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|Title:||Why Architects and Laypersons Judge Buildings Differently: Cognitive Properties and Physical Bases||Contributor(s):||Gifford, R (author); Hine, Donald William (author); Muller-Clemm, W (author); Shaw, KT (author)||Publication Date:||2002||Handle Link:||https://hdl.handle.net/1959.11/1645||Abstract:||Architects and laypersons experience buildings quite differently; this study investigated the physical and cognitive underpinnings of these differences. Laypersons and practicing architects assessed the global aesthetic quality and six key cognitive properties (complexity, clarity, friendliness, originality, meaningfulness, and ruggedness) of 42 large contemporary buildings, and 59 physical features of each building were independently scored. Lens model analyses revealed how these physical features are interpreted differently by the two groups, which apparently leads them to experience different cognitive properties, which in turn leads to different aesthetic conclusions. However, the results also suggest how architects and laypersons might better understand each other.||Publication Type:||Journal Article||Source of Publication:||Journal of Architectural and Planning Research, 19(2), p. 131-148||Publisher:||Locke Science Publishing||Place of Publication:||Chicago, USA||ISSN:||0738-0895||Field of Research (FOR):||170112 Sensory Processes, Perception and Performance||Peer Reviewed:||Yes||HERDC Category Description:||C1 Refereed Article in a Scholarly Journal||Other Links:||http://web.uvic.ca/psyc/gifford/pdf/Why%20architects%20and%20laypersons%20judge%20buildings%20differently%20Cognitive%20and%20physical%20bases%20(2002).pdf||Statistics to Oct 2018:||Visitors: 967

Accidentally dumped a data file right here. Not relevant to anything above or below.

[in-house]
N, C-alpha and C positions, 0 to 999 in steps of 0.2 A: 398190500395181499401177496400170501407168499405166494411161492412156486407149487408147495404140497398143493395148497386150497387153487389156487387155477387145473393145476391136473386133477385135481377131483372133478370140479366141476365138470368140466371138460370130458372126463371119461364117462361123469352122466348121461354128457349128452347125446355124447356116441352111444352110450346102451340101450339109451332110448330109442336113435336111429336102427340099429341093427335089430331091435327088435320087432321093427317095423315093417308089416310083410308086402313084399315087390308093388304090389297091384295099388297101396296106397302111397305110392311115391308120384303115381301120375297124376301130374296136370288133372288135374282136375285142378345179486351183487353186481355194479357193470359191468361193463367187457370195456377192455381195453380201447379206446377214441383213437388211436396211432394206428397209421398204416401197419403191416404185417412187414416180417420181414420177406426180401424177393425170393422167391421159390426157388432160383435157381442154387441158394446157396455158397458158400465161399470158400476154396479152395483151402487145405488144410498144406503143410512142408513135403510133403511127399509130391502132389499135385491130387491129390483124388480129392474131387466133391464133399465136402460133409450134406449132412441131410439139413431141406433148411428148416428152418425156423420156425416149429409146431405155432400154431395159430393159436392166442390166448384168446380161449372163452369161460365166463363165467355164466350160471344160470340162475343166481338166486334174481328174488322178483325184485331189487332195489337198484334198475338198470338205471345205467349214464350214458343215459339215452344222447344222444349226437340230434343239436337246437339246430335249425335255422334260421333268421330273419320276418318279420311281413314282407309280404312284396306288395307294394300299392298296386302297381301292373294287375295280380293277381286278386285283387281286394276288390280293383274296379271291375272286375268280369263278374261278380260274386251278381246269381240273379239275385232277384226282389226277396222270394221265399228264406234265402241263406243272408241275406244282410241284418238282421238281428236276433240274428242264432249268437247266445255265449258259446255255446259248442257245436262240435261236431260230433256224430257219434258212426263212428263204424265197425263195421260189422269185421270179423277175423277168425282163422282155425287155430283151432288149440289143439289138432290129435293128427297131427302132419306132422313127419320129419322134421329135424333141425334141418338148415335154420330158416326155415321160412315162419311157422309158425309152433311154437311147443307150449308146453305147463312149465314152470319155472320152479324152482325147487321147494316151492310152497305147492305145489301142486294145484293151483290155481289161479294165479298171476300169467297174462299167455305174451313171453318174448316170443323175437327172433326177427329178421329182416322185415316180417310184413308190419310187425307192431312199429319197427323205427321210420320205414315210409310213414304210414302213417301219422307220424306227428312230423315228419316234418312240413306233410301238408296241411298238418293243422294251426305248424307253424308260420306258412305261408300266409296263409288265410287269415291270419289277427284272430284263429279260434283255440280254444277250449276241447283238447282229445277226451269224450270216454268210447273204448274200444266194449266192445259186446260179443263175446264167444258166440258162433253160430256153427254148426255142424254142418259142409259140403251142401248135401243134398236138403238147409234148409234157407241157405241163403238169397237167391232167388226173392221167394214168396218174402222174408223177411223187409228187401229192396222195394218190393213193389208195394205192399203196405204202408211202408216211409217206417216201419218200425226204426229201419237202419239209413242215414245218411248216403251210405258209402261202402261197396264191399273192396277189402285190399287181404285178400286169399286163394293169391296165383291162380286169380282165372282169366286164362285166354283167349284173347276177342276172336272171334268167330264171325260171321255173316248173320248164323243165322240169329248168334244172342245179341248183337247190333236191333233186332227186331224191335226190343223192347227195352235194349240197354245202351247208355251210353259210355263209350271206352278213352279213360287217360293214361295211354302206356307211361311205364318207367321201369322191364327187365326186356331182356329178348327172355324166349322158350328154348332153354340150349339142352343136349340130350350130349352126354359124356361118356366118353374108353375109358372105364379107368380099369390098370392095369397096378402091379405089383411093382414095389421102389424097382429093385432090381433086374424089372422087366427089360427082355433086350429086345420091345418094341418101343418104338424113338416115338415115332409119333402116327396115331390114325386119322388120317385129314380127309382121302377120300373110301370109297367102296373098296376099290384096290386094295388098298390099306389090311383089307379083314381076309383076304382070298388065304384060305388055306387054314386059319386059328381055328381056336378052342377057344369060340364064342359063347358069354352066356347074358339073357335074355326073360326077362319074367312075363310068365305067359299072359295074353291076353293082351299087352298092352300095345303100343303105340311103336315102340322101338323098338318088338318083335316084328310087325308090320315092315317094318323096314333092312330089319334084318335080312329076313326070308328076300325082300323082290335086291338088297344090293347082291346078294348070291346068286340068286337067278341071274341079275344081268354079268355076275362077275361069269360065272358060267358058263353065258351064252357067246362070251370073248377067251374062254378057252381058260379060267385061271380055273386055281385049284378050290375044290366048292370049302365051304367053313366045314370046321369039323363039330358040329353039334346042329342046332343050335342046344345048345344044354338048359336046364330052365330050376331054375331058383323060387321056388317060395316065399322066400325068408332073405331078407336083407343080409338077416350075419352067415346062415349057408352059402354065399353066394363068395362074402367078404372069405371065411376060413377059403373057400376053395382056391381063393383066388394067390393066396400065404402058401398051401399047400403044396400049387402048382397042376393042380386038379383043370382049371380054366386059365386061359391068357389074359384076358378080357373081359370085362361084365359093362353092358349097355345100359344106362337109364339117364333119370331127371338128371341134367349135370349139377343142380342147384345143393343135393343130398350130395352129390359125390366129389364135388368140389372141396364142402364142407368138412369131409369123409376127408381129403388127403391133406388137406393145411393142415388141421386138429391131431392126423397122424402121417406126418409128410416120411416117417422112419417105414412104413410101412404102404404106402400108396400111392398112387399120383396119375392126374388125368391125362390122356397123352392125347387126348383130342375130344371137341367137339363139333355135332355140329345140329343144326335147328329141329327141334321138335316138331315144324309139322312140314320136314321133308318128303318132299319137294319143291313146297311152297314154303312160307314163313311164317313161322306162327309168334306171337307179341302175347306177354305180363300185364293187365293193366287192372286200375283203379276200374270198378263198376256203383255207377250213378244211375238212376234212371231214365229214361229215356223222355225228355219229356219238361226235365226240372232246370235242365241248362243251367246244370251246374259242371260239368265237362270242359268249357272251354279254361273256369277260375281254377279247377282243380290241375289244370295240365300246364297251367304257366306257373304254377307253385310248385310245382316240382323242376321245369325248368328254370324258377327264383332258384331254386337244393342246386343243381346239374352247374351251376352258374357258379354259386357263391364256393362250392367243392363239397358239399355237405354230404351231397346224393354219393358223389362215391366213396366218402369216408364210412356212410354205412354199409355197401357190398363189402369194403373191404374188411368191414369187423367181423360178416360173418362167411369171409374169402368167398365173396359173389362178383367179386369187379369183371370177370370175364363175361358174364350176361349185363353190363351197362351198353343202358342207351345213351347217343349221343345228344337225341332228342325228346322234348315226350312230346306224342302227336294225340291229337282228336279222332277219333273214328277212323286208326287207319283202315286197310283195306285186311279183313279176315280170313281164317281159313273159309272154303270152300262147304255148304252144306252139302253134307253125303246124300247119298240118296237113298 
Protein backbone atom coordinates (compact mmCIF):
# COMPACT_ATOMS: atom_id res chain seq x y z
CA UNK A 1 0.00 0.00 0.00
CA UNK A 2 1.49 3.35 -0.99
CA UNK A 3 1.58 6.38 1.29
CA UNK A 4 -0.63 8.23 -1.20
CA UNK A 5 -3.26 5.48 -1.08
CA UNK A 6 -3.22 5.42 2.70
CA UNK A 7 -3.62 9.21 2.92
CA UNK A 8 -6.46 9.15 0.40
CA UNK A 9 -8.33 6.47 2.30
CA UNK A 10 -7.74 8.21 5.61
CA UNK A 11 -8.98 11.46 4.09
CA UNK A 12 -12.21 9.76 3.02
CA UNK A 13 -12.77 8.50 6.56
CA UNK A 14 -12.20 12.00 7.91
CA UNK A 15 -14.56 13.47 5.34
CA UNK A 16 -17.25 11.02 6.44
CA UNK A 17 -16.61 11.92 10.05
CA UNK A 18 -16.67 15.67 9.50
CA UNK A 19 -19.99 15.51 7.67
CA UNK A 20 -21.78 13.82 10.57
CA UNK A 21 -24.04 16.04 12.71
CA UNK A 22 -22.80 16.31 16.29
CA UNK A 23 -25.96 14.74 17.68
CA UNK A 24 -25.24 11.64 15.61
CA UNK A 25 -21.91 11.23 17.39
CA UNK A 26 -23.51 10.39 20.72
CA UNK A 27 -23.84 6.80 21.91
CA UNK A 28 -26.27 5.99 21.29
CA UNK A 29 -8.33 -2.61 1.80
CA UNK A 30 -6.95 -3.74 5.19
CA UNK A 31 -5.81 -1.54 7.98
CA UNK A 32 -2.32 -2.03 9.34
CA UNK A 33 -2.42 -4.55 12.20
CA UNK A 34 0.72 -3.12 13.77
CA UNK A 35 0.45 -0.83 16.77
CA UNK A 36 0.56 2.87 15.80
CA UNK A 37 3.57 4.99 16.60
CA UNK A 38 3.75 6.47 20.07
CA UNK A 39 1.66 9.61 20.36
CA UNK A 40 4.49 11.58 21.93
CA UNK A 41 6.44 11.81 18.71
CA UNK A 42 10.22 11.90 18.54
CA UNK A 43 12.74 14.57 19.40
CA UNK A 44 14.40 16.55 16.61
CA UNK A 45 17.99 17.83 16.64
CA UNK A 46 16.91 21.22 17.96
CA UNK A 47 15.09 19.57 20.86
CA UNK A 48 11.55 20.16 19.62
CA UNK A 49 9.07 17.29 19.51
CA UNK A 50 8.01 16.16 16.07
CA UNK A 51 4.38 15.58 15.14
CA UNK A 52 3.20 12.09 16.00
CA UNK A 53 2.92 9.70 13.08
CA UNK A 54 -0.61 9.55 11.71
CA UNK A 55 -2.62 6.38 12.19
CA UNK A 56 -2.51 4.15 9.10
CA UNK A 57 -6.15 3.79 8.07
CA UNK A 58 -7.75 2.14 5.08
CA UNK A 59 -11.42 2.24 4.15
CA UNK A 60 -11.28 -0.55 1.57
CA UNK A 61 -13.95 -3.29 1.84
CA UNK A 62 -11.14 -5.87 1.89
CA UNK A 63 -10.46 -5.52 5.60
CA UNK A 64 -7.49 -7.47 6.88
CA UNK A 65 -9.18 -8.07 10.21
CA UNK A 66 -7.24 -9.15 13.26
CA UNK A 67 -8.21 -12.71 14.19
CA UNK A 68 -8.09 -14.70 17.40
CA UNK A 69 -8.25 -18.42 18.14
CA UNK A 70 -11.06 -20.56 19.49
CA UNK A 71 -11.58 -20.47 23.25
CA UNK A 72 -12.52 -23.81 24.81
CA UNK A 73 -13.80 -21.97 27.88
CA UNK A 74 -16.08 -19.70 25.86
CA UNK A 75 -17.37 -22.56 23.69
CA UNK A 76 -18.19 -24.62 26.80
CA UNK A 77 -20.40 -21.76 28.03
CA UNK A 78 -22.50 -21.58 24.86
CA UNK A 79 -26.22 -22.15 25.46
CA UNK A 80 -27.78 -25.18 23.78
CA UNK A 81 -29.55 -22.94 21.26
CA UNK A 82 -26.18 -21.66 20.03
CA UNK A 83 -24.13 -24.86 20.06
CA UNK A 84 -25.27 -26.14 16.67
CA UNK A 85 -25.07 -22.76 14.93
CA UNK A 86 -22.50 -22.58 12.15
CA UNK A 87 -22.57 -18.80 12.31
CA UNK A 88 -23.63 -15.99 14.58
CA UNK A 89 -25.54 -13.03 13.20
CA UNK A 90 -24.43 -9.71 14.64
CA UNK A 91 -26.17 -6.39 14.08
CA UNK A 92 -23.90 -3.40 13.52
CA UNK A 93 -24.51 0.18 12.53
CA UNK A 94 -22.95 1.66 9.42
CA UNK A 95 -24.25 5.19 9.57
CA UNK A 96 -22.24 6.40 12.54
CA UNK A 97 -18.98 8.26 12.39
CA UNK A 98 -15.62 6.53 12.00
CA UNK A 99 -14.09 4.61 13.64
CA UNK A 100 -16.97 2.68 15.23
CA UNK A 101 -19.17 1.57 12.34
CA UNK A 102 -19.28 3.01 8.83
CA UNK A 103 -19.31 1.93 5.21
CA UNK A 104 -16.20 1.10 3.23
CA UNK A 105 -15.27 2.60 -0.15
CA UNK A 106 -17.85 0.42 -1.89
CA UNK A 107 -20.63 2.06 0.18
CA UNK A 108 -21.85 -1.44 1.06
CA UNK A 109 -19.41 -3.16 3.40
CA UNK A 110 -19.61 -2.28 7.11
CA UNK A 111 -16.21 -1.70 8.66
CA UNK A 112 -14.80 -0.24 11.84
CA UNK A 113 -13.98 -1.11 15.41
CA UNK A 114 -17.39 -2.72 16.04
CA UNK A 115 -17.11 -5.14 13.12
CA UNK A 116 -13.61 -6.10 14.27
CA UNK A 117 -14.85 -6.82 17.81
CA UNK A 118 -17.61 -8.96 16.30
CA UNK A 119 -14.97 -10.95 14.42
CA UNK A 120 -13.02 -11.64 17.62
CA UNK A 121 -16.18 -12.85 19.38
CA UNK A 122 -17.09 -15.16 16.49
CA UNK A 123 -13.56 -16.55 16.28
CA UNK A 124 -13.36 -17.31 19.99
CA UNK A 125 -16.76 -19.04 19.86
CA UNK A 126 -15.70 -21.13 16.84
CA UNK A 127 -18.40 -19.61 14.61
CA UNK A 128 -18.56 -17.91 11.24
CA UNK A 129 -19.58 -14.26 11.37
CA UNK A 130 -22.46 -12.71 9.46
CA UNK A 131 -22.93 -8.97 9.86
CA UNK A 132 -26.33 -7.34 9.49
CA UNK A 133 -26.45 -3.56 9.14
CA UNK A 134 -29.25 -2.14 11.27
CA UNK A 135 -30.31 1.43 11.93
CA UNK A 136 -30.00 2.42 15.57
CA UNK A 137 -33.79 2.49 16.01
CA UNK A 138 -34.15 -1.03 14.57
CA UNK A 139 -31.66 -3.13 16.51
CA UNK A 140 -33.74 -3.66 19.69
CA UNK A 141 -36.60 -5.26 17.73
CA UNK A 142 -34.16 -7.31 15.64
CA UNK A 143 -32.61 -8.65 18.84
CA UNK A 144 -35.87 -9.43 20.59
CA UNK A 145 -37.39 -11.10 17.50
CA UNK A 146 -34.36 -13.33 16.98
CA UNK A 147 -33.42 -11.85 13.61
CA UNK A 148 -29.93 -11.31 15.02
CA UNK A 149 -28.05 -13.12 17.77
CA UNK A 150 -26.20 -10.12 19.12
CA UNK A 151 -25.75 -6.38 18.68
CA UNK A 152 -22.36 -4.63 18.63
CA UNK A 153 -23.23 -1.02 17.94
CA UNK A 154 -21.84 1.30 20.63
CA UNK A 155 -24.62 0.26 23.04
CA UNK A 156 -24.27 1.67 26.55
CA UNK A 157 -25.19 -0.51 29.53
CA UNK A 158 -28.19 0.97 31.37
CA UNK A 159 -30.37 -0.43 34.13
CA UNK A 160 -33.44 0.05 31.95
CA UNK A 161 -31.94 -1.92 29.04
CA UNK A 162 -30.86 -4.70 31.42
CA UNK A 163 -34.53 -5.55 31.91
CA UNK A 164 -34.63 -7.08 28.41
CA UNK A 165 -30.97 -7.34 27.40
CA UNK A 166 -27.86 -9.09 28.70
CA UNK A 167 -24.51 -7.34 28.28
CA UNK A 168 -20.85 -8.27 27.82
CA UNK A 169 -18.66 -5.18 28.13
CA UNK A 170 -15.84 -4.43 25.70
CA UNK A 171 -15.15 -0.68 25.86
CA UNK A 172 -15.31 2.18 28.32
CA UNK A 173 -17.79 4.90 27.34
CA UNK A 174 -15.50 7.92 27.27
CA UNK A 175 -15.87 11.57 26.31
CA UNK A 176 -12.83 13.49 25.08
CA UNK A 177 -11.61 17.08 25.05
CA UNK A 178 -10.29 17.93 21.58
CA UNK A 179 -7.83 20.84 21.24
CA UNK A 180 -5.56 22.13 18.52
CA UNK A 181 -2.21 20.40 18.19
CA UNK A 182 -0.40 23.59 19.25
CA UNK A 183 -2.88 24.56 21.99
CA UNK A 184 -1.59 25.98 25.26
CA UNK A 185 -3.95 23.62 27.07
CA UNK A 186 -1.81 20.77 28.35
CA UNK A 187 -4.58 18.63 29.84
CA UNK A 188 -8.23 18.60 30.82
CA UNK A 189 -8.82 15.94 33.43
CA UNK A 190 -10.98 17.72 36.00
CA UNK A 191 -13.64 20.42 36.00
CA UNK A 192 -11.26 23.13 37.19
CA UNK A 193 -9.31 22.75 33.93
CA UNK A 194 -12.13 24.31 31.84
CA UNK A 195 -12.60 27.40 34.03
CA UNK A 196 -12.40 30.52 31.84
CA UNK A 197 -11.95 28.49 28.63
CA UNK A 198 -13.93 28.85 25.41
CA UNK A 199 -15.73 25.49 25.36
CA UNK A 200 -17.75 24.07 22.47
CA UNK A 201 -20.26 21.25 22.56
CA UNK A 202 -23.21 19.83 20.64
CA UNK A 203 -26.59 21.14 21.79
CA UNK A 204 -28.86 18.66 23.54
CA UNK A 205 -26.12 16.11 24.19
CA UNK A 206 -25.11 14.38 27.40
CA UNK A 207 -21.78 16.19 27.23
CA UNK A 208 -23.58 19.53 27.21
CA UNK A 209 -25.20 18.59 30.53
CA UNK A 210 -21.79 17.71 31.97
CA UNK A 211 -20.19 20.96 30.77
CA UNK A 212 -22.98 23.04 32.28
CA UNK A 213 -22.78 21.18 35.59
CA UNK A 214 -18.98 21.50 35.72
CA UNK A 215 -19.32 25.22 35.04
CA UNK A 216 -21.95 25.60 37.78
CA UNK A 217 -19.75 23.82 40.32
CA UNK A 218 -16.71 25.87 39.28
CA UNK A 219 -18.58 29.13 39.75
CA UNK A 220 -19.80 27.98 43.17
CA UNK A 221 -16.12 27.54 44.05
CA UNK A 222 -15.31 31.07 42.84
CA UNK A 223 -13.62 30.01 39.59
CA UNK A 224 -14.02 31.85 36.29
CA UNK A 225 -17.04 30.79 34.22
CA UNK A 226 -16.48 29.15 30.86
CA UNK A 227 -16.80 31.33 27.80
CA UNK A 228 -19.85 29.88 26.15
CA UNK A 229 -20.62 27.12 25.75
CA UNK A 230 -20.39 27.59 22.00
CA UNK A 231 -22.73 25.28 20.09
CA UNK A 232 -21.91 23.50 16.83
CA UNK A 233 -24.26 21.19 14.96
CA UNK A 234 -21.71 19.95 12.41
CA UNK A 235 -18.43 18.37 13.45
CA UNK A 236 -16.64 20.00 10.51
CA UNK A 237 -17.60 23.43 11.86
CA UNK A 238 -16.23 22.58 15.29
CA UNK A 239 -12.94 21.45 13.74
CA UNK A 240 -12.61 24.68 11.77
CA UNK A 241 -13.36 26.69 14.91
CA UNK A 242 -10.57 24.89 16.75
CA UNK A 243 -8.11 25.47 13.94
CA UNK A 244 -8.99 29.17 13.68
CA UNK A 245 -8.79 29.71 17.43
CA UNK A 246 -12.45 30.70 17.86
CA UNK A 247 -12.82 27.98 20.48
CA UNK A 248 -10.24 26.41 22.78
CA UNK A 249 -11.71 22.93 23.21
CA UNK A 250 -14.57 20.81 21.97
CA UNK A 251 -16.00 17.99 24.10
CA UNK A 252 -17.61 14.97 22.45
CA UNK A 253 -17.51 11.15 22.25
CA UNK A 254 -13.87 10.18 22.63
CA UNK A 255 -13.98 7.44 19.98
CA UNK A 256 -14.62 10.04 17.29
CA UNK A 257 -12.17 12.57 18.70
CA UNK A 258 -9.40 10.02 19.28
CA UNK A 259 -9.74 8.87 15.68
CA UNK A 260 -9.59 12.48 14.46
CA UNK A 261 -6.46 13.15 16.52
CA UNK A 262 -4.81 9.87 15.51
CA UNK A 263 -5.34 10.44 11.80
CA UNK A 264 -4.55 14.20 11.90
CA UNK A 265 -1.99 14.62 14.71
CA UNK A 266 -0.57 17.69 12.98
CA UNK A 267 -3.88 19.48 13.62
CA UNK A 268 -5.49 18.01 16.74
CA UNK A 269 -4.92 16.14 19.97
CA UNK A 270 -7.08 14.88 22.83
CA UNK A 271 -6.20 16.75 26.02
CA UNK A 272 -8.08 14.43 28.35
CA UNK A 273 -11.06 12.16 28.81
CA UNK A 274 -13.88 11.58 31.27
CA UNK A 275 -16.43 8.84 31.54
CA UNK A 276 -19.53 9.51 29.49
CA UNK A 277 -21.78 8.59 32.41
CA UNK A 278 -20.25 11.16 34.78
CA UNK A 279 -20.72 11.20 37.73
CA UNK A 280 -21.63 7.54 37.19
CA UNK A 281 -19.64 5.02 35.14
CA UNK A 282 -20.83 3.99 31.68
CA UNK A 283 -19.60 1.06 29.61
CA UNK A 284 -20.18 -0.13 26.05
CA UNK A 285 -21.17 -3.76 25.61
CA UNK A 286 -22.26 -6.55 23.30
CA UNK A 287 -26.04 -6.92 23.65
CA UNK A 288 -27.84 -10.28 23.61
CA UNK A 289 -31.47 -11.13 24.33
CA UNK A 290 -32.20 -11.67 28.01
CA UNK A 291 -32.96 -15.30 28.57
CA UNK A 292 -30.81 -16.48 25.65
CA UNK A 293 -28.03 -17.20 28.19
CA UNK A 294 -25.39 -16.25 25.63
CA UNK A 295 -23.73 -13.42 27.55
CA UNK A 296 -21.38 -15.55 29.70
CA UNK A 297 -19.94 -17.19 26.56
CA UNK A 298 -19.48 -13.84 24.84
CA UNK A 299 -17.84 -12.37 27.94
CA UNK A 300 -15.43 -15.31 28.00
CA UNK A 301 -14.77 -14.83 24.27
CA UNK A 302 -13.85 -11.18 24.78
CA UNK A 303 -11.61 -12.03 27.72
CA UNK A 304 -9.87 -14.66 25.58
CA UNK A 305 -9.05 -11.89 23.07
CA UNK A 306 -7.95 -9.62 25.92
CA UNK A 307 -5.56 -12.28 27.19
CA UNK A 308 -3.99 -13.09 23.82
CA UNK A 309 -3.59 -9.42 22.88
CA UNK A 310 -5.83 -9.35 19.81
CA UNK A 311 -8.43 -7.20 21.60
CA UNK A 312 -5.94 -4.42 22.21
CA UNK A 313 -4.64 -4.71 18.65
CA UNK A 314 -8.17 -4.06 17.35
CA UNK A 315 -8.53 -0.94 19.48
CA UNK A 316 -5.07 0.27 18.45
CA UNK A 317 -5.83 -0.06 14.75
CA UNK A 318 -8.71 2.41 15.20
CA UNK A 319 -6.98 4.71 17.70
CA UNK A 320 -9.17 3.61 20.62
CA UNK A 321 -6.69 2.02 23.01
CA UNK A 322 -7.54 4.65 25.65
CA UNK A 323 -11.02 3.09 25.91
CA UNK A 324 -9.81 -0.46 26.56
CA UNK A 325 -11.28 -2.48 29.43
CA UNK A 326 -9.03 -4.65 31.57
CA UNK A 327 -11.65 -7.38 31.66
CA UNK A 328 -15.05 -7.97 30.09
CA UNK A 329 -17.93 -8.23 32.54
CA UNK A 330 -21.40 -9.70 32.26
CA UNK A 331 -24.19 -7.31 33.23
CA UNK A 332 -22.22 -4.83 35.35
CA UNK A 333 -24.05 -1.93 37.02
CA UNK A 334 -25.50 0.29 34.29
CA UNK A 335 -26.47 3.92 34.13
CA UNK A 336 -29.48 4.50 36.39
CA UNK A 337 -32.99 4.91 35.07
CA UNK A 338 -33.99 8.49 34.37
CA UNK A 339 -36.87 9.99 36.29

|Appears in Collections:||Journal Article|
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